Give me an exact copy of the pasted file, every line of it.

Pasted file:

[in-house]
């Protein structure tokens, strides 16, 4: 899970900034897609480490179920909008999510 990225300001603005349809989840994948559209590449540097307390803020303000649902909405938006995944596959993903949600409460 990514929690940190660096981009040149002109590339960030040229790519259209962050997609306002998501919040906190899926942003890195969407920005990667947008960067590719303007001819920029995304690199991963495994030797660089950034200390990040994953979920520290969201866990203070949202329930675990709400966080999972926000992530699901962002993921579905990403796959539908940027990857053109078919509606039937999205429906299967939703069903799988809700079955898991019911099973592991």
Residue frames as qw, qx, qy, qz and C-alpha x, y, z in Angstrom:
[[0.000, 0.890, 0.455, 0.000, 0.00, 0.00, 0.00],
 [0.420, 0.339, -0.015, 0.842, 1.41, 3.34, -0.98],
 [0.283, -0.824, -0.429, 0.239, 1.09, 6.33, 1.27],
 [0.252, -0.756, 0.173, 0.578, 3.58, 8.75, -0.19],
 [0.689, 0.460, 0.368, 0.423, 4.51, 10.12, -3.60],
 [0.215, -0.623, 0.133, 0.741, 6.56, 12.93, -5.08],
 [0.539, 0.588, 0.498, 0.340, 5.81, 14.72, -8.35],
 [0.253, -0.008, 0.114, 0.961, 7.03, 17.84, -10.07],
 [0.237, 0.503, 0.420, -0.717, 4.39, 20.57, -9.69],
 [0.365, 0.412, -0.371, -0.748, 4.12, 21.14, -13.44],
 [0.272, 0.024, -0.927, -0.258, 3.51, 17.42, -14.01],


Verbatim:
[in-house]
């Protein structure tokens, strides 16, 4: 899970900034897609480490179920909008999510 990225300001603005349809989840994948559209590449540097307390803020303000649902909405938006995944596959993903949600409460 990514929690940190660096981009040149002109590339960030040229790519259209962050997609306002998501919040906190899926942003890195969407920005990667947008960067590719303007001819920029995304690199991963495994030797660089950034200390990040994953979920520290969201866990203070949202329930675990709400966080999972926000992530699901962002993921579905990403796959539908940027990857053109078919509606039937999205429906299967939703069903799988809700079955898991019911099973592991």
Residue frames as qw, qx, qy, qz and C-alpha x, y, z in Angstrom:
[[0.000, 0.890, 0.455, 0.000, 0.00, 0.00, 0.00],
 [0.420, 0.339, -0.015, 0.842, 1.41, 3.34, -0.98],
 [0.283, -0.824, -0.429, 0.239, 1.09, 6.33, 1.27],
 [0.252, -0.756, 0.173, 0.578, 3.58, 8.75, -0.19],
 [0.689, 0.460, 0.368, 0.423, 4.51, 10.12, -3.60],
 [0.215, -0.623, 0.133, 0.741, 6.56, 12.93, -5.08],
 [0.539, 0.588, 0.498, 0.340, 5.81, 14.72, -8.35],
 [0.253, -0.008, 0.114, 0.961, 7.03, 17.84, -10.07],
 [0.237, 0.503, 0.420, -0.717, 4.39, 20.57, -9.69],
 [0.365, 0.412, -0.371, -0.748, 4.12, 21.14, -13.44],
 [0.272, 0.024, -0.927, -0.258, 3.51, 17.42, -14.01],